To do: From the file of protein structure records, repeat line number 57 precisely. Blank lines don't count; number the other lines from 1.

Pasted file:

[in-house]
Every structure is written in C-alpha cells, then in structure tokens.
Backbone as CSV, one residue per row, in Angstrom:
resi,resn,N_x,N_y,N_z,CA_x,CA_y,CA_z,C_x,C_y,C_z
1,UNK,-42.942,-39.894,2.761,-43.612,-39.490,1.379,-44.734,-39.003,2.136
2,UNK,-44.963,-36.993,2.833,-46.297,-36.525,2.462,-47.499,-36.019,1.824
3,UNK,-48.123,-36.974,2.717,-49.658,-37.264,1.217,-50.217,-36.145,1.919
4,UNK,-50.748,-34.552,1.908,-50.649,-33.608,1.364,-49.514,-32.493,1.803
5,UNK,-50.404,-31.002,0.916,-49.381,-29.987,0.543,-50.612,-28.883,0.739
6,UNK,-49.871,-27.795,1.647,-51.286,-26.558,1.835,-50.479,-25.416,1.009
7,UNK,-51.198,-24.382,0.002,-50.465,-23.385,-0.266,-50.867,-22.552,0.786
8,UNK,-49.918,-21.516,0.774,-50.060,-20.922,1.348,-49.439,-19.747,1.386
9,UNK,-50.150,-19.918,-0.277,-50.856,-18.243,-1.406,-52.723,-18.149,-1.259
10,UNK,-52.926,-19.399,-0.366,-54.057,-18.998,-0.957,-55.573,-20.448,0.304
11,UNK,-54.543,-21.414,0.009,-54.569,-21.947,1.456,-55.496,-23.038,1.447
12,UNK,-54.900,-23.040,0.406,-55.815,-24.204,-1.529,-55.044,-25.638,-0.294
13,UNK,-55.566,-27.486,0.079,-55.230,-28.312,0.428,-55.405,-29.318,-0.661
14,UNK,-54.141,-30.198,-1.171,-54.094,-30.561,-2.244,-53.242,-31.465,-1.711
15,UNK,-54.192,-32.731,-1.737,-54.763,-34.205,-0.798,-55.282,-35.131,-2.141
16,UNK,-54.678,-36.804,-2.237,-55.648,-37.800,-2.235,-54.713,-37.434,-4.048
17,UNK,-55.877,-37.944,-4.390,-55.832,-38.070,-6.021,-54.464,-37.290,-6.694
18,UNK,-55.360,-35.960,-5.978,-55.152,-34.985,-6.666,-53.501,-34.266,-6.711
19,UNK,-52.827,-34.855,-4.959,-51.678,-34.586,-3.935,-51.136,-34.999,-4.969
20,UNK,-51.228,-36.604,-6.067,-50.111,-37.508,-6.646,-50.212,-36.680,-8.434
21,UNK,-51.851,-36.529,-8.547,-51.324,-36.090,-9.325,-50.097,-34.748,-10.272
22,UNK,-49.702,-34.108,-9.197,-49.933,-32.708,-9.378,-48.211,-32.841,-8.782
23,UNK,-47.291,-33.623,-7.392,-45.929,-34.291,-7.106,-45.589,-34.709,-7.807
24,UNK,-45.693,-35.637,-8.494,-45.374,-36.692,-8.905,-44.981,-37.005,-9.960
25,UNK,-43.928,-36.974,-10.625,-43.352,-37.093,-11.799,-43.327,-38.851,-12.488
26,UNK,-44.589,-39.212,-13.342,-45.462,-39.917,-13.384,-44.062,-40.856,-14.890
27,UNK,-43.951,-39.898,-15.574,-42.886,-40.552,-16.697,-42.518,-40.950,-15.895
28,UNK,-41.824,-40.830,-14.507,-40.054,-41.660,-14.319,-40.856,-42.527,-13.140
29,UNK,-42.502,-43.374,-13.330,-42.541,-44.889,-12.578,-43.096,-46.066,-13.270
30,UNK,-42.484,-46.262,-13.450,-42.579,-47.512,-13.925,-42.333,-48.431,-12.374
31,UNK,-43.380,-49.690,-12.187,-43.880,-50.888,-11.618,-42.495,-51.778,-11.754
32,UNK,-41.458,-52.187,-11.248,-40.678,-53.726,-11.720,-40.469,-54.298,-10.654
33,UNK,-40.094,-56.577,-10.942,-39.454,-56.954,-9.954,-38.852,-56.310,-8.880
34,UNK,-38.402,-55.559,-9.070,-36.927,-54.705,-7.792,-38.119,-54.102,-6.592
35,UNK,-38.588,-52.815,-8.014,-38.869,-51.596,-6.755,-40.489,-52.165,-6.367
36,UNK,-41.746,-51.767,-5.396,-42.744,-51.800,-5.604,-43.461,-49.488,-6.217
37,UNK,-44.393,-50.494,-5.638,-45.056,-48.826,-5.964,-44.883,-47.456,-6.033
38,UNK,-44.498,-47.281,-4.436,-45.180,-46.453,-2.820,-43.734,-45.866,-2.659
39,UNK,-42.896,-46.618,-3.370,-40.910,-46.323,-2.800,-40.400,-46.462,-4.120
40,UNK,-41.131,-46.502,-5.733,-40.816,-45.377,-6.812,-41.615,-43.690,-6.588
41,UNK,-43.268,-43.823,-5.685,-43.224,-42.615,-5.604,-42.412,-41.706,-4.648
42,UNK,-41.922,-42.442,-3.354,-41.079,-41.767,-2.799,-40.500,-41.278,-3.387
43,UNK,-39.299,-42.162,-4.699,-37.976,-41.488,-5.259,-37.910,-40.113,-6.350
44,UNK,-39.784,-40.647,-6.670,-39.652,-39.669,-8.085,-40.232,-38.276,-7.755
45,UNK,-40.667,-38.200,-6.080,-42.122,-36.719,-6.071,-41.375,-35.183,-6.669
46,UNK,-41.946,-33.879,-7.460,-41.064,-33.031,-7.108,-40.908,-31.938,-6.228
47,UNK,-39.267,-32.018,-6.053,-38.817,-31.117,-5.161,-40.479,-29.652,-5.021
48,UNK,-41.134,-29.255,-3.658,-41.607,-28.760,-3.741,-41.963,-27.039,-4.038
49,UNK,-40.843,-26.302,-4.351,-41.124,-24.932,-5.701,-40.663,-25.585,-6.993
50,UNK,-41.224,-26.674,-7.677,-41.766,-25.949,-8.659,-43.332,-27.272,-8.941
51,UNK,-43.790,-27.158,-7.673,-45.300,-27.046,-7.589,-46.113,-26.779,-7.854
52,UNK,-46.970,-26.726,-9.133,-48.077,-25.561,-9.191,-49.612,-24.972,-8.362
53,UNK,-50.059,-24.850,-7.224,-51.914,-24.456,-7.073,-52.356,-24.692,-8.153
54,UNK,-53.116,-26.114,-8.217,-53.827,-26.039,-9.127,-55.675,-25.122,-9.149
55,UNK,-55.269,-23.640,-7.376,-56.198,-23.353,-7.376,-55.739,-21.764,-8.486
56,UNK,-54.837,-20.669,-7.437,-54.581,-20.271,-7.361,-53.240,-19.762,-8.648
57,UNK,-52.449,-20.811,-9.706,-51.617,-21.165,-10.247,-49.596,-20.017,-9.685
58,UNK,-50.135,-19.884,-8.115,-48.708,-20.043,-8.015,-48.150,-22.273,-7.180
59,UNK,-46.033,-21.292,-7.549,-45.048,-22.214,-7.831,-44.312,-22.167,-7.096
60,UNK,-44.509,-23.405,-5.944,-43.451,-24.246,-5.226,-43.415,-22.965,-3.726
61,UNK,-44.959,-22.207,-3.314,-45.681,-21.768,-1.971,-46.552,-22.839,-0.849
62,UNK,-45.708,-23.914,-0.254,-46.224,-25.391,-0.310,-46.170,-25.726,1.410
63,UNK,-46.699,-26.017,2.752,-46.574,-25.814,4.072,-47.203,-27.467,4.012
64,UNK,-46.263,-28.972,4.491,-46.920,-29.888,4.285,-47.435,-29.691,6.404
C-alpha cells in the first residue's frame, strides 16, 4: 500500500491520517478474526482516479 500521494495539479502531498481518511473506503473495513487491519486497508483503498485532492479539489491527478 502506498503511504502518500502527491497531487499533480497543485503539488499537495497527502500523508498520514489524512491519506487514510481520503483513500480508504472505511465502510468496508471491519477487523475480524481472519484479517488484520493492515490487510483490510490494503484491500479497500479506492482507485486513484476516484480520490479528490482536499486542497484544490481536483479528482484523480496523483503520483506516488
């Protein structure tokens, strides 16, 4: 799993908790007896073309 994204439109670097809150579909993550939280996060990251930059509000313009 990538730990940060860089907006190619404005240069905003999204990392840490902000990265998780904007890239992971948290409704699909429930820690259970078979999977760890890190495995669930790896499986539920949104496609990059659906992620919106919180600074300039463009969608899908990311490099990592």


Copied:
53,UNK,-50.059,-24.850,-7.224,-51.914,-24.456,-7.073,-52.356,-24.692,-8.153